I guess that in Alaska there is enough empty space that people can have toys like that. The part that surprised me though is that Dave chose an AK47. He just came back from active duty with the National Guard. He is supposedly fully familiar with the M16. Why didn't he buy a civilian version of that? Price may have something to do with it, but I think that the more important reason is that the design of that gun by General Mikhail Timofeyevich Kalashnikov is pure genius. Hooray for genius.

Other great examples of unbeatable genius were the yacht designs of Nathanael Greene Herreshoff. So great was his genius that his arch rival, the wealthy Englishman Sir Thomas Lipton, gave up Americas Cup challenges after several attempts. He wrote a letter saying that it was futile for anyone to compete with the genius of Herreshoff, no matter what the resources.

Some great inventions come from inspiration, such as those mentioned above. Most however come more from persperition. Sadly, in the modern world, I think there is more persperation and less inspiration. Therefore, it is uplifting to see moderns reminders of genius such as the AK47 (regardless of the purposes to which it is applied)

A very modern and famous example of great invention by perperation is the Iphone. Wired Magazine published an recent article explaning how Steve Jobs drove his designers like an evil slave overlord to accomplish the design. Great design yes, but not a product of inspiration or genius.

Tuesday, September 23, 2008

Blowing Off States, and Visa Versa

North Carolina Welcome Center


It seems like every time we visit North Carolina that we spend at least part of the time hiding from gales and storms. That's what we're doing today, and probably tomorrow and Thursday too. Not far from us, at the edge of the Gulf Stream off Cape Hatteras, the winds are blowing 50 knots (26 meters/second) and seas are 24 feet (8 meters). Here in the Great Dismal Swamp Canal we hardly feel a puff of air. The canal's surface has no ripples. That makes it a fine place to stay.

Here at the NC welcome center we not only have a secure dock, we have bathrooms, and water, and a computer with Internet to use, and very fine NC ladies in the welcome center to talk to. I've said it often before, but it bears repeating, North Carolina hospitality can't be beat.

Today, Libby and I borrowed bicycles from the welcome center and took an excursion down the canal bike path to South Mills. We had lunch there in a delightful, yet disgracefully low brow, lunch counter inside a Citgo gas station. The other patrons were all working men. Libby got a BLT and I ordered the chicken parm sandwitch. They gave me two slabs of chicken on that sandwich that must have weighed close to a pound. I had to take half home in a doggy bag.

Speaking of states, we've been going through them rapidly in recent days. After leaving Maine, we spent one night in New Hapshire at Isles of Shoals, then about 1 week in Massachusetts, then one night in Rhode Island at Block Island. We had a nice view of Montauk Point NY as we sailed past. We saw nothing of New Jersey, Deleware or Maryland. We spent one night in Virginia, and now we're in North Carolina again. Going further south toward Florida it is always our preference to skip South Carolina and Georgia to the extent possible.

p.s. I bought a new radar reflector on Ebay yesterday for $15. I had it shipped to General Delivery, Oriental, NC. Have you ever used General Delivery before? It's a bit fun. Many people suspect that you are some kind of criminal if you use a GD address.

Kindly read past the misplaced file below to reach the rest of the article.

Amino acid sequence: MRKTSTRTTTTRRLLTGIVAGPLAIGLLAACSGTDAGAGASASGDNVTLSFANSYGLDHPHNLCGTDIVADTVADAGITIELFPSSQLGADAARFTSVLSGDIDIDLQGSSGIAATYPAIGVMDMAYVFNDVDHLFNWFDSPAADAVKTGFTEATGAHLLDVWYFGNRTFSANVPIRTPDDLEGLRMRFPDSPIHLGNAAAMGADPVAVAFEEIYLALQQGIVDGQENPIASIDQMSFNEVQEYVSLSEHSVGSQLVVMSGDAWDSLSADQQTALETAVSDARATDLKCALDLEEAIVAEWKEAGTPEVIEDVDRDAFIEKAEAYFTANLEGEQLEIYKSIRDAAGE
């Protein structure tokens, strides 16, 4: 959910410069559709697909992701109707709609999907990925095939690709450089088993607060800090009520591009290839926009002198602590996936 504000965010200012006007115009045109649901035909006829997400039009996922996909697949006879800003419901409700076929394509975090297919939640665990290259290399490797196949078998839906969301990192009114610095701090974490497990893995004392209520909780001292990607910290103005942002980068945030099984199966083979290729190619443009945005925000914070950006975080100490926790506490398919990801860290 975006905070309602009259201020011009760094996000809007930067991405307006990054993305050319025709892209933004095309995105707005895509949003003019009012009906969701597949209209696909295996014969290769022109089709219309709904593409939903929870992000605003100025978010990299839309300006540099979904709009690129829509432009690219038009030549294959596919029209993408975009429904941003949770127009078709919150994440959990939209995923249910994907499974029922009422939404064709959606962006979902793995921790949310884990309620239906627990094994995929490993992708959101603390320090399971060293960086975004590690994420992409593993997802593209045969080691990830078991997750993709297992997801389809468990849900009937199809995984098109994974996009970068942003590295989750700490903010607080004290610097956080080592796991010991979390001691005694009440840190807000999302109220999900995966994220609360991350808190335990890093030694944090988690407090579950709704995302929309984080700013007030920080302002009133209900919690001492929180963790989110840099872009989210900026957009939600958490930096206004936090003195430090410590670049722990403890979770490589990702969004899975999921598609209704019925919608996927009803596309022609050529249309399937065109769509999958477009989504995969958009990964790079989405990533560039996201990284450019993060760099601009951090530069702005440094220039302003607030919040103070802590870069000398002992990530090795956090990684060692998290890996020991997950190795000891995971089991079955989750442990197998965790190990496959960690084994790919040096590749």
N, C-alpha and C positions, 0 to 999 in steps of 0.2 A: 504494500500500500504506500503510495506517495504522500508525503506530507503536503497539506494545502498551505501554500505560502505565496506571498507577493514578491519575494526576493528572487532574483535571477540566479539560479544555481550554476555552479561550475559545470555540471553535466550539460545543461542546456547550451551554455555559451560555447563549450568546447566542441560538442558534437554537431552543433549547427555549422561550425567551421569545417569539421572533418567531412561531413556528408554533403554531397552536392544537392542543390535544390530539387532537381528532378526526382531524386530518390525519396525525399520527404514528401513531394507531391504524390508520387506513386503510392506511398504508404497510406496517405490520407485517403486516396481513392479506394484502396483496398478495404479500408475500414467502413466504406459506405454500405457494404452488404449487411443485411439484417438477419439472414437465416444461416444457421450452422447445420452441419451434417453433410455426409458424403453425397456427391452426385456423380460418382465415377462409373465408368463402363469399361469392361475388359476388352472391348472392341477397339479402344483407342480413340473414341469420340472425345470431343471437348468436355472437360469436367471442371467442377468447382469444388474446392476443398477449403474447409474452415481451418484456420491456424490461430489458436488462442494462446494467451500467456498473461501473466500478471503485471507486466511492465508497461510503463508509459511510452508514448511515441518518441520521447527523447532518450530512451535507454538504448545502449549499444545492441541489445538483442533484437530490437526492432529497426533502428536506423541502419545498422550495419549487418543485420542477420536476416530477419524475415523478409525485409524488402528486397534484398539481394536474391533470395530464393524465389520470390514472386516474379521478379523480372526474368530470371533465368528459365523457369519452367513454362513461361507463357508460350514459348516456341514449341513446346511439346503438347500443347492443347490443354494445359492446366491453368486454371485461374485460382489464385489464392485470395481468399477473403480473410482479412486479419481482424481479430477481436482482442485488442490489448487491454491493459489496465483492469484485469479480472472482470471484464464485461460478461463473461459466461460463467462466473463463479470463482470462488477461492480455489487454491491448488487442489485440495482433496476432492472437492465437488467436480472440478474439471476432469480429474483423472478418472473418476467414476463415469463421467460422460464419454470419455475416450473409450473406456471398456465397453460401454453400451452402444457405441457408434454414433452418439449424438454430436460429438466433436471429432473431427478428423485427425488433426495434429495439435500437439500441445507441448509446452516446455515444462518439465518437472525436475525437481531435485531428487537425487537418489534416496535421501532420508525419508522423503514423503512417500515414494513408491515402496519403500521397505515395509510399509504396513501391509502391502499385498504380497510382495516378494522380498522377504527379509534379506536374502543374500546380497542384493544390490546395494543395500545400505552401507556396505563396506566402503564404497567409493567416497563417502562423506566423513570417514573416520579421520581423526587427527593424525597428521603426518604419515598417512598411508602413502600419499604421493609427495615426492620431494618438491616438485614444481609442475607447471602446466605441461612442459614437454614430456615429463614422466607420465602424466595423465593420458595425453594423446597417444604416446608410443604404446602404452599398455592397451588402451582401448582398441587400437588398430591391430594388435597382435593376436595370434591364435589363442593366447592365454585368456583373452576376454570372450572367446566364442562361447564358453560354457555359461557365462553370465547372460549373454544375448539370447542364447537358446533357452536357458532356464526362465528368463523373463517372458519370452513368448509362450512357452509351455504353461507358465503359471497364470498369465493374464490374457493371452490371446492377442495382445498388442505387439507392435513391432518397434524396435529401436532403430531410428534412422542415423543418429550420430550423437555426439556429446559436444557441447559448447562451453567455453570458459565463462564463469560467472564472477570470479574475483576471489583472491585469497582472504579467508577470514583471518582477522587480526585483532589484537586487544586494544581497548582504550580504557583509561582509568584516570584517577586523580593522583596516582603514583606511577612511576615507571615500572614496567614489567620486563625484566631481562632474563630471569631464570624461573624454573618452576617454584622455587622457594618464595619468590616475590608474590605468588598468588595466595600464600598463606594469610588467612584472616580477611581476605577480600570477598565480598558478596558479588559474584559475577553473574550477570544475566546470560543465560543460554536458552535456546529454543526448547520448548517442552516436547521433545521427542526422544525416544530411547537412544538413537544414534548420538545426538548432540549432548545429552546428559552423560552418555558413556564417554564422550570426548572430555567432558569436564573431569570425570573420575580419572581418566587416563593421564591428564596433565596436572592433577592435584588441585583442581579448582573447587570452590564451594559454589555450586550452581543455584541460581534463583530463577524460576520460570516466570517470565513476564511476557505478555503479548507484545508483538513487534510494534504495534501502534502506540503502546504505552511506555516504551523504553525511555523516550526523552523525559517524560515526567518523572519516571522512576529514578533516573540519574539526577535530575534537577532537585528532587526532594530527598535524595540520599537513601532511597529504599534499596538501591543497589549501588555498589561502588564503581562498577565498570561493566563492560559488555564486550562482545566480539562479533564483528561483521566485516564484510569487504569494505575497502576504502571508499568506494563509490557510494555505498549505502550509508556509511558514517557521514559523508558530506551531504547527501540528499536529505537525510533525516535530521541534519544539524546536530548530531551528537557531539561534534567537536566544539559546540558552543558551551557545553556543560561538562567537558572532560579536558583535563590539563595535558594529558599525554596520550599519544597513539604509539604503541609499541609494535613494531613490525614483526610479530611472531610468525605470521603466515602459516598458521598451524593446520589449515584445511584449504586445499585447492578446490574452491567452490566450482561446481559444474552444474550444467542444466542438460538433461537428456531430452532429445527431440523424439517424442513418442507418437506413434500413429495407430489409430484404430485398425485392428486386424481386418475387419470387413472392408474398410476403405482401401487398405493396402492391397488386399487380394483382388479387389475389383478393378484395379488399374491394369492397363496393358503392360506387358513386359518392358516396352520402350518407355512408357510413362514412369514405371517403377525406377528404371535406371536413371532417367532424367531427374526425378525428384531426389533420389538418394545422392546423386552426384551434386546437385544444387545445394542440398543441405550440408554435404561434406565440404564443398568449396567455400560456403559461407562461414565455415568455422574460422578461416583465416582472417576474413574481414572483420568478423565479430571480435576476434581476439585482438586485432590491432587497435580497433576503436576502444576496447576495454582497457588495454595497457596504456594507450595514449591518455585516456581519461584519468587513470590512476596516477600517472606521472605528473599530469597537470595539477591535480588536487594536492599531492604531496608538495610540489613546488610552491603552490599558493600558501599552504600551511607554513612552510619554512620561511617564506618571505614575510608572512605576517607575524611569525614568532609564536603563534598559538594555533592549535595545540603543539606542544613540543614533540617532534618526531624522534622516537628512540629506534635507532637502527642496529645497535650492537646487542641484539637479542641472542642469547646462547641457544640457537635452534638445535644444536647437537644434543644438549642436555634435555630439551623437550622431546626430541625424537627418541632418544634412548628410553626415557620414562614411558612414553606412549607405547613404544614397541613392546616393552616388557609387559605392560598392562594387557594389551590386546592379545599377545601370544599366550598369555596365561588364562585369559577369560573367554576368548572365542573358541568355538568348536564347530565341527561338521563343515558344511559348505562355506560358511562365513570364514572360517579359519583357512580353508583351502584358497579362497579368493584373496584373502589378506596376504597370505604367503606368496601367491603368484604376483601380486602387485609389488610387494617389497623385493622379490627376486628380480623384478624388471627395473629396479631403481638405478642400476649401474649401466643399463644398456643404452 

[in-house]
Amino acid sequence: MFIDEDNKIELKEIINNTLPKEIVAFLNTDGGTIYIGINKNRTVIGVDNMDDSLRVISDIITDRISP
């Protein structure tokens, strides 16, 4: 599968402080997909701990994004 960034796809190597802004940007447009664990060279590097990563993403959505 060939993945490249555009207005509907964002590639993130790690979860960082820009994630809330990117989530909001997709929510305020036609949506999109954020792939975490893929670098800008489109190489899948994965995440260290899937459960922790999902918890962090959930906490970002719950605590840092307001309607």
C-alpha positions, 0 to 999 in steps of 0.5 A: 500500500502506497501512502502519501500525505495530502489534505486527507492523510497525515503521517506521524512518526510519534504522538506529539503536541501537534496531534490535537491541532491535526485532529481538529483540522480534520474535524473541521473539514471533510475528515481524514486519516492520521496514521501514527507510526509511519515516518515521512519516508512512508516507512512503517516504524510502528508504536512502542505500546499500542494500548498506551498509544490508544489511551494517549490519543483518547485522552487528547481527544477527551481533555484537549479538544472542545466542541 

p.p.s. Check out the picture below of the sailboats in Kemah Texas near Galveston. It is a good reminder of why our insurance company wants us to stay away from the hurricane zone. We would be devastated if Tarwathie was one of those boats. Fortunately, none of the boats pictures belong to anyone we know.

Monday, September 22, 2008

A Mystery Solved

North Carolina Welcome Center

Last week, out at sea, a captain of a passing ship hailed me on the radio. He was very nice and he called me because of concern. He said, "You are almost invisible on radar. You should really put up a radar reflector." I thanked him, then told him my reflector was already up. Very disconcerting.

Last night, a boat pulled up along side of us with the same type of radar reflector that we have. I looked up, and AHA! His reflector had three disks but mine has only two. (see the picture) Obviously, one of the three disks from my reflector is missing; and has been missing since we first bought Tarwathie.

This is yet another example of mistakes being made by having and keeping a faulty base reference point. I thought our reflector was fine. If that captain hadn't hailed me on the radio, I would have continued for years thinking so.

Now I'm shopping for a new reflector.

Sunday, September 21, 2008

Time to Relax

Deep Creek, VA
N 36 44.863 W 75 20.300

At the moment we are waiting for the lock to open to let us in to The Great Dismal Swamp Canal. Oh yes, we like that. I'm hard pressed to think of anything more peaceful and more relaxed than put puting through this canal. There could be a hurricane blowing, there could be a thermonuclear war, but nothing is likely to disturb us when we are in that canal.

Fellow cruisers take warning: They are doing construction on the Gilmerton Bridge south of Norfolk. On weekends it only has three openings per day, ??, 1 PM and 7PM. We almost missed the 1 o'clock opening. That would have ruined our day waiting 6 hours in that location. The bridge is surrounded by ship breaking yards, smelly oil terminal and other industrial unniceties. But we did make it just in time. Now we'll pass the lock and tie up on the dock just past the lock. There is a grocery store
nearby so we'll buy groceries.

Last night I surrendered to the tidal current against me and we stopped for the night at the Hamption public dock. Then we got a hot shower, and a pizza, and went straight to bed. You can bet we slept very very well.